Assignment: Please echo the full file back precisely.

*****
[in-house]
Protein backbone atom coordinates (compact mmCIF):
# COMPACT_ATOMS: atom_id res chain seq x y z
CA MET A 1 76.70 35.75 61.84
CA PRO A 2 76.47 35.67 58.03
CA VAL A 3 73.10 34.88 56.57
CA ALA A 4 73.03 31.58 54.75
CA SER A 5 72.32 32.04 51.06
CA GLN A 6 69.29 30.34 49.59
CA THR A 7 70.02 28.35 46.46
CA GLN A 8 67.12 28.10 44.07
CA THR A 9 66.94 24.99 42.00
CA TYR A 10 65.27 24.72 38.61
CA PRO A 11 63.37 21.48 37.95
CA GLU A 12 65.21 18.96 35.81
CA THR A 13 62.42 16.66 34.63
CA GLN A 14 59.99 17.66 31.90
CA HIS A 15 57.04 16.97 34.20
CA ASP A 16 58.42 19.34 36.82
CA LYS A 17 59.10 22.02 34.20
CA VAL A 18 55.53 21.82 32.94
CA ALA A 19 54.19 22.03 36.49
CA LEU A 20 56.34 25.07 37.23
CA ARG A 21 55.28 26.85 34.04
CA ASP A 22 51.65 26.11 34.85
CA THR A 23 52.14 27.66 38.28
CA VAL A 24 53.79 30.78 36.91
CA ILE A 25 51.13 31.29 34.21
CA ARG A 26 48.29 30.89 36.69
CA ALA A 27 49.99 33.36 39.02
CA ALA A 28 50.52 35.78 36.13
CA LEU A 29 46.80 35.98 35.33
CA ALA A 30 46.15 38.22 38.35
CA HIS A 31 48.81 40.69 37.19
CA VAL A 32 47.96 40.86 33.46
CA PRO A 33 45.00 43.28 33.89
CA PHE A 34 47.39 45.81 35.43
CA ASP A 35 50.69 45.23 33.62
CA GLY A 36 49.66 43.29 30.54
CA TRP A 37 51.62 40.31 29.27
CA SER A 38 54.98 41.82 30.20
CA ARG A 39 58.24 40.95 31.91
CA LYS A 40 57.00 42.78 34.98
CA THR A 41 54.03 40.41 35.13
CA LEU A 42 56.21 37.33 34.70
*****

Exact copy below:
[in-house]
Protein backbone atom coordinates (compact mmCIF):
# COMPACT_ATOMS: atom_id res chain seq x y z
CA MET A 1 76.70 35.75 61.84
CA PRO A 2 76.47 35.67 58.03
CA VAL A 3 73.10 34.88 56.57
CA ALA A 4 73.03 31.58 54.75
CA SER A 5 72.32 32.04 51.06
CA GLN A 6 69.29 30.34 49.59
CA THR A 7 70.02 28.35 46.46
CA GLN A 8 67.12 28.10 44.07
CA THR A 9 66.94 24.99 42.00
CA TYR A 10 65.27 24.72 38.61
CA PRO A 11 63.37 21.48 37.95
CA GLU A 12 65.21 18.96 35.81
CA THR A 13 62.42 16.66 34.63
CA GLN A 14 59.99 17.66 31.90
CA HIS A 15 57.04 16.97 34.20
CA ASP A 16 58.42 19.34 36.82
CA LYS A 17 59.10 22.02 34.20
CA VAL A 18 55.53 21.82 32.94
CA ALA A 19 54.19 22.03 36.49
CA LEU A 20 56.34 25.07 37.23
CA ARG A 21 55.28 26.85 34.04
CA ASP A 22 51.65 26.11 34.85
CA THR A 23 52.14 27.66 38.28
CA VAL A 24 53.79 30.78 36.91
CA ILE A 25 51.13 31.29 34.21
CA ARG A 26 48.29 30.89 36.69
CA ALA A 27 49.99 33.36 39.02
CA ALA A 28 50.52 35.78 36.13
CA LEU A 29 46.80 35.98 35.33
CA ALA A 30 46.15 38.22 38.35
CA HIS A 31 48.81 40.69 37.19
CA VAL A 32 47.96 40.86 33.46
CA PRO A 33 45.00 43.28 33.89
CA PHE A 34 47.39 45.81 35.43
CA ASP A 35 50.69 45.23 33.62
CA GLY A 36 49.66 43.29 30.54
CA TRP A 37 51.62 40.31 29.27
CA SER A 38 54.98 41.82 30.20
CA ARG A 39 58.24 40.95 31.91
CA LYS A 40 57.00 42.78 34.98
CA THR A 41 54.03 40.41 35.13
CA LEU A 42 56.21 37.33 34.70